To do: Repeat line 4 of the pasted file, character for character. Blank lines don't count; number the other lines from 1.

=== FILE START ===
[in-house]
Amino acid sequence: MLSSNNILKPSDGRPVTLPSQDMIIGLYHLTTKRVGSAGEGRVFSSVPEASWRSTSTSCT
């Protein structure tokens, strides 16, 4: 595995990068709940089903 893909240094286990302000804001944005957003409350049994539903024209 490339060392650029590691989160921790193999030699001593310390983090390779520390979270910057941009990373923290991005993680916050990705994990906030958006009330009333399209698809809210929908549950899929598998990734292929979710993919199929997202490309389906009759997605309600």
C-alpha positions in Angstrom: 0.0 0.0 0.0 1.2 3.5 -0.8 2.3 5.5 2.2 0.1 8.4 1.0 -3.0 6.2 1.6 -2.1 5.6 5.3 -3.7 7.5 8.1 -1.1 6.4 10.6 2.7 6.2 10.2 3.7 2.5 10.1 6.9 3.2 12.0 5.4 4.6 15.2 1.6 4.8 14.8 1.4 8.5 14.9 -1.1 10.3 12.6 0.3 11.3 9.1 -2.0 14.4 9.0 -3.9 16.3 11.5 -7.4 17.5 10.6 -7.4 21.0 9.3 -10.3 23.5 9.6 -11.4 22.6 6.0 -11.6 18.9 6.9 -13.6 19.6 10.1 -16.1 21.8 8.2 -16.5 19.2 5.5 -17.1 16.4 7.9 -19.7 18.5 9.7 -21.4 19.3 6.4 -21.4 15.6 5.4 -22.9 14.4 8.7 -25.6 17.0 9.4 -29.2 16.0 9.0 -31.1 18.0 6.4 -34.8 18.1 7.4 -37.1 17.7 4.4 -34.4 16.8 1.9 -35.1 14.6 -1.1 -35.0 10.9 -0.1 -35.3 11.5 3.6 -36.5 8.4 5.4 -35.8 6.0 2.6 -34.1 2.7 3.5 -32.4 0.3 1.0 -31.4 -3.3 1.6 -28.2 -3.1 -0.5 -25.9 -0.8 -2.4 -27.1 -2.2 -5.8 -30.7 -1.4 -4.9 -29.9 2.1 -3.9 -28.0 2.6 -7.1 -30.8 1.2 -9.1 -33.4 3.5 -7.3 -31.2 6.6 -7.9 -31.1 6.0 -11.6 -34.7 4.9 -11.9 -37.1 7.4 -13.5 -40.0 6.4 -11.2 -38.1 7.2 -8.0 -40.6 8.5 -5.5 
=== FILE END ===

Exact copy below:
C-alpha positions in Angstrom: 0.0 0.0 0.0 1.2 3.5 -0.8 2.3 5.5 2.2 0.1 8.4 1.0 -3.0 6.2 1.6 -2.1 5.6 5.3 -3.7 7.5 8.1 -1.1 6.4 10.6 2.7 6.2 10.2 3.7 2.5 10.1 6.9 3.2 12.0 5.4 4.6 15.2 1.6 4.8 14.8 1.4 8.5 14.9 -1.1 10.3 12.6 0.3 11.3 9.1 -2.0 14.4 9.0 -3.9 16.3 11.5 -7.4 17.5 10.6 -7.4 21.0 9.3 -10.3 23.5 9.6 -11.4 22.6 6.0 -11.6 18.9 6.9 -13.6 19.6 10.1 -16.1 21.8 8.2 -16.5 19.2 5.5 -17.1 16.4 7.9 -19.7 18.5 9.7 -21.4 19.3 6.4 -21.4 15.6 5.4 -22.9 14.4 8.7 -25.6 17.0 9.4 -29.2 16.0 9.0 -31.1 18.0 6.4 -34.8 18.1 7.4 -37.1 17.7 4.4 -34.4 16.8 1.9 -35.1 14.6 -1.1 -35.0 10.9 -0.1 -35.3 11.5 3.6 -36.5 8.4 5.4 -35.8 6.0 2.6 -34.1 2.7 3.5 -32.4 0.3 1.0 -31.4 -3.3 1.6 -28.2 -3.1 -0.5 -25.9 -0.8 -2.4 -27.1 -2.2 -5.8 -30.7 -1.4 -4.9 -29.9 2.1 -3.9 -28.0 2.6 -7.1 -30.8 1.2 -9.1 -33.4 3.5 -7.3 -31.2 6.6 -7.9 -31.1 6.0 -11.6 -34.7 4.9 -11.9 -37.1 7.4 -13.5 -40.0 6.4 -11.2 -38.1 7.2 -8.0 -40.6 8.5 -5.5 